Abstinence-first education: truth, choice, and a responsible alternative
by Kelly Roache
On the modern political spectrum, social conservatism is all too often automatically equated with a pro abstinence-only stance. However, the complexity of this issue demands a more nuanced view of the question at hand; for instance, Princeton’s own Anscombe Society has no position on the topic. If the ultimate aim of sex education is to protect both the physical and emotional wellbeing of the students it serves, perhaps a “middle ground” is the most suitable solution: that of abstinence-first education.
Abstinence-first shatters the arguments of its would-be critics by teaching about safe-sex (and even sex in general, nullifying a major criticism of abstinence-only), but being expressly clear that abstinence is the only 100% effective method for preventing the transmission of STDs, accidental pregnancy, and emotional consequences. Even initially, this approach may seem more agreeable to students while providing them with accurate information, something often lacking in sexual education programs around the country, but still expressing a clear preference for abstinence in light of these facts.
Critics of abstinence-only like to point to misinformation preached in a few notably exceptional districts as evidence that such programs support an underlying religious or ideological agenda. Not only is there a strong secular argument for abstinence, but I think most reasonable people, conservative and liberal alike, can agree that this should be the basis of an abstinence-first program, one founded in truth. And it follows that while neither religion nor fear of sex should be invoked as an agenda, neither should more liberal doctrines, such as the argument that students should be exploring their sexual freedom an identities at age 13.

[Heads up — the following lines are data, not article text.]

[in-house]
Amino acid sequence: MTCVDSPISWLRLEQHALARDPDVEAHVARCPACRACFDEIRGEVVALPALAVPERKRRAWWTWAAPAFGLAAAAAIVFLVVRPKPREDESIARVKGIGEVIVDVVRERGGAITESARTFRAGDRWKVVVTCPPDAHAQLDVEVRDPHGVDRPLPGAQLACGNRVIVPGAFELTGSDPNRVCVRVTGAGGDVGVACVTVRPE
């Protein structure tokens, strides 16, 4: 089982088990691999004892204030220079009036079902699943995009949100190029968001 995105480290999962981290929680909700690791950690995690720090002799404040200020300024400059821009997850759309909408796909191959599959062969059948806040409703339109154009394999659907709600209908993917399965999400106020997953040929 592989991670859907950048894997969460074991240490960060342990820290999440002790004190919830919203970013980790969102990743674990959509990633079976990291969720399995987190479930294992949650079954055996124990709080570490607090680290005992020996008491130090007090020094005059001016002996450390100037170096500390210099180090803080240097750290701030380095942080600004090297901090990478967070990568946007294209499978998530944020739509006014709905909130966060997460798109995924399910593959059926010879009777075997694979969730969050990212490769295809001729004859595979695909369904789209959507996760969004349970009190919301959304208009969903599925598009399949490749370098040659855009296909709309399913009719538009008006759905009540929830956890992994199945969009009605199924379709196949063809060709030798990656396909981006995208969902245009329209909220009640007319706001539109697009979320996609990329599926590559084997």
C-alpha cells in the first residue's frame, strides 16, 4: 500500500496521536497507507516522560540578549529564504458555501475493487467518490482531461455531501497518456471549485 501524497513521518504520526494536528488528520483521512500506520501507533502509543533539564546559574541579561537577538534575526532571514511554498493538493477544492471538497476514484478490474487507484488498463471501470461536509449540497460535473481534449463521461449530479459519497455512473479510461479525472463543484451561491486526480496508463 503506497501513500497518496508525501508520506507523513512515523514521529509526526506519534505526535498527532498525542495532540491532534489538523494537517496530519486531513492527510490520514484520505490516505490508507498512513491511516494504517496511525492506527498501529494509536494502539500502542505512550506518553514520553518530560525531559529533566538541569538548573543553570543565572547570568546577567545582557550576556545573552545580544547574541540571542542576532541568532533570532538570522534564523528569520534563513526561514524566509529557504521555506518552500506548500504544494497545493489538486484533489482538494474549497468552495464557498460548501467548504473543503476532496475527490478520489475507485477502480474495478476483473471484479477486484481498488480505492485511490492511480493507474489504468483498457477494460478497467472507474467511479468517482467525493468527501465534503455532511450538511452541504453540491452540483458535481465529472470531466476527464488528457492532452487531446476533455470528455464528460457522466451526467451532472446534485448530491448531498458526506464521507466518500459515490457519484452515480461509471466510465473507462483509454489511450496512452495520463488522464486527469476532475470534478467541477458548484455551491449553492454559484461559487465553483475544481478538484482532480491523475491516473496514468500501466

Rather, when the goal is safety and happiness for our little sisters and cousins and nieces and – someday – daughters, the most effective tool is truth. Too many sex ed programs tout condoms as a magical solution preventing disease and pregnancy when used properly. However, condoms are almost completely ineffective when it comes to some lifelong STDs like herpes and HPV, whose implications range from lifelong outbreaks to an increased risk of cervical cancer. Spread by skin-to-skin contact, these viruses cannot be prevented through condom usage, but only by abstinence, giving schools a responsibility to endorse this method. Moreover, there has been an ongoing debate on this blog about abortion, and while we may disagree as to whether it is bad for women, I think there is little question that it is devastating for young girls. Nor is it desirable for a 16-year-old to raise a child either on her own or in a hasty marriage. By not clearly delineating sex, even with birth control, as potentially having the consequence of pregnancy, we fail in our responsibility to provide the most accurate information, thus protecting our girls’ agency.
Perhaps the most compelling argument for abstinence-first education is that it presents a choice, which is ultimately left up to the student; this is preferable to hearing only the abstinence argument or having it omitted all together in curricula that assume teenagers will have sex regardless. As feminists, we should laud abstinence-first programs as offering an alternative that protects girls and young women from the emotional damage that often stems from sex or even the pressure to have sex itself, while still providing them with information to keep them safe should they choose to be sexually active. By preserving this choice, but being honest about the risks and rewards involved, we can empower our girls by freeing them from the mold of a sexual object and allowing the facts to speak for themselves.